Denmark is famous around the world as a proud Viking land. There are many places in the country where you can not only visit Viking ruins and monuments, but also take part in thrilling Viking events and re-enactments. So grab a helment and prepare for battle!
Whether you're in the market for Viking replica outfits or jewelry, or you just want to immerse yourself in a bit of history, Denmark's Viking markets are the perfect places to visit.
The Viking age is generally accepted to have lasted from the first Viking raid on the Lindisfarne monastery in Northern England in 793 to the decisive Battle of Hastings in 1066.
No matter where you go in Denmark, you are not far from Viking history. The country is scattered with Viking burial sites, fortresses, and indoor and outdoor museums. We have put together a guide of Viking sites, you can see on your holiday in Denmark. From the Viking Musuem in Roskilde to the Jelling Rune Stone monuments.
North Jutland, especially Aalborg and the surrounding area, is packed with Viking heritage, Viking sites and Viking experiences. From burial sites and reconstructed dwellings to museums, Aalborg is a great destination for the Viking enthusiast. And with direct flights, North Jutland is only 2 hours away from London.
The western part of Sealand is packed with Viking experiences. The area has great outdoor attractions with genuine Viking heritage, including a Viking-age fortress and the beautiful Åmosen Nature Reserve.
Jelling is located in East Jutland and boasts some of Europe’s most prominent Viking Age monuments, included in the UNESCO World Heritage list. Jelling is a perfect place to learn about Viking royalty and Viking life.
East Sealand is rich in Viking history and the relative short distances means that you can fit in many Viking attractions in one day. From genuine Viking ship exhibitions to outdoor museums, East Sealand has everything to satisfy your Viking craving.
Ribe is not only Denmark’s but also Scandinavia's oldest town. Ribe's Viking history can be traced back to around 710 AD, when it was a thriving market place by the Ribe River. Throughout the Viking Age, Ribe grew to become a bustling town with international trade connections attracting craftsmen and traders from across the world. Excavations in and around Ribe have recovered numerous unique archaeological remnants from this period.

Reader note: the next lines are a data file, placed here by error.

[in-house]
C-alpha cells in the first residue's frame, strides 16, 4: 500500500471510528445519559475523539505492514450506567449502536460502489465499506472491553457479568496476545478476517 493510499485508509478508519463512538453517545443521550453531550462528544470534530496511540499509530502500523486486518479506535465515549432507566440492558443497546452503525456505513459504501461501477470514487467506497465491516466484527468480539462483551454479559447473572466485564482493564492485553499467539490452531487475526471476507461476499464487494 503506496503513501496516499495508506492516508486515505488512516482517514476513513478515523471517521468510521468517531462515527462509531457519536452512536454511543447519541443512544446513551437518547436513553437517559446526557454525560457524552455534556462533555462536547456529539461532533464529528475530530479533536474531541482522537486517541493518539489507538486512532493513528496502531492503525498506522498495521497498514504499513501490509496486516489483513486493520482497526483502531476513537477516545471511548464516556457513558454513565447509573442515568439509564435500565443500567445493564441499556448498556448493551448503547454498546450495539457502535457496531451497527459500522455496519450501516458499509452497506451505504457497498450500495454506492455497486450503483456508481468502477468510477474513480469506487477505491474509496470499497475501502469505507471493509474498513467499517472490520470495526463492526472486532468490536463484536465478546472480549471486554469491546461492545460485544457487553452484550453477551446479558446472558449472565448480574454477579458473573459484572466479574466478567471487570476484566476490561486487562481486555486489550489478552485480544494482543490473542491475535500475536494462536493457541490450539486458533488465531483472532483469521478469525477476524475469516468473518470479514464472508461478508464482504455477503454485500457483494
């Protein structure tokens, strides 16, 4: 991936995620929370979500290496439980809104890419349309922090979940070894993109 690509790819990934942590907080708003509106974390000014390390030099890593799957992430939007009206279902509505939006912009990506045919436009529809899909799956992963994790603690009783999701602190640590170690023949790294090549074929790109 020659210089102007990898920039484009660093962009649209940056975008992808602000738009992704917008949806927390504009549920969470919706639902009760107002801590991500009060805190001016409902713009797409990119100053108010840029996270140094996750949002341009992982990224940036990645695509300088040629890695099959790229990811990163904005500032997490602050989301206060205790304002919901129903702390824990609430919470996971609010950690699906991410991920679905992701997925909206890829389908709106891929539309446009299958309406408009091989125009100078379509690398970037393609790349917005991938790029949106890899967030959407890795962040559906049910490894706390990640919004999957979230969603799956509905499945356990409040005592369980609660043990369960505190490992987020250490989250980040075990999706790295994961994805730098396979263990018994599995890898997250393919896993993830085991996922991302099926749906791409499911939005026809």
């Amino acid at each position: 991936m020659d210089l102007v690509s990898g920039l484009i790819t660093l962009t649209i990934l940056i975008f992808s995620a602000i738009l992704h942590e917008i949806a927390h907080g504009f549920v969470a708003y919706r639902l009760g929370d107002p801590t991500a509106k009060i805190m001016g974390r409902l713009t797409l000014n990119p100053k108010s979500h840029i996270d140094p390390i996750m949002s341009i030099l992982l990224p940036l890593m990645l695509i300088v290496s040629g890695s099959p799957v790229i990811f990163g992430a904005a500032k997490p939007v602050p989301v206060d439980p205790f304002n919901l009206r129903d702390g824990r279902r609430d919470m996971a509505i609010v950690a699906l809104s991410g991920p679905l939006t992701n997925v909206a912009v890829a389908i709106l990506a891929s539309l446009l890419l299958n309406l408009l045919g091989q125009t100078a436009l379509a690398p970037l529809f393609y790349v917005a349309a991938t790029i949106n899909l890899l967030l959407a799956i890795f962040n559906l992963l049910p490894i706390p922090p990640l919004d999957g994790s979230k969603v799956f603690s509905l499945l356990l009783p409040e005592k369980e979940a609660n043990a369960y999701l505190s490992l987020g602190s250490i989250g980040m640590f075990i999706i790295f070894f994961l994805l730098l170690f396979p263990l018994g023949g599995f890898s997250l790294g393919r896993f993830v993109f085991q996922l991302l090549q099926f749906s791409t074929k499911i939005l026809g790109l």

Denmark has a wide variety of world-class museums and there is something for all ages and interests. Whether you like history, art, nature or science, there's a museum for you. Here's a list of some of the more popular Danish museum attractions to get you started.
Shopping, sightseeing, eating, a night out... you can do it all in 48 hours in Copenhagen. The Danish capital is a fantastic city for a short break. It is relatively small with excellent public transport links, so you can cover most of the attractions and diverse neighbourhoods of the capital over a weekend. Here's a guide to getting the most out of 48 hours in Copenhagen.
As winter begins to rear its head in Denmark, the country explodes with Christmas markets. Enjoy a spot of present shopping, sample seasonal delicacies such as gløgg and æbleskiver or simply soak up the festive spirit in cosy surroundings.
Denmark is full of great things to do during the Christmas month! So fight the temptation to snooze in front of the fireplace and head out for some fun-packed days for all ages.
The Danish word "hygge" (sounds a bit like “hooga”) roughly translates to coziness. However, that definition doesn’t quite cover it. Hygge is so much more and always involves creating a nice, warm atmosphere and enjoying the good things in life with good people around you. Copenhagen is packed with atmospheric restaurants and cafés, beautiful gardens, charming winding waterways, and countless places and ways to experience Danish hygge.
Traditionally the Danish Christmas tree is the common spruce type, also known as Norwegian spruce. In more recent time, the common spruce has made way for the Normann spruce as it lasts a bit longer and results in fewer scattered needles on your living room floor by New Year's Eve.
Families fortunate enough to live close to the woods try to pick and cut their own tree. But of course, most Danes have to buy their Christmas tree just around the corner.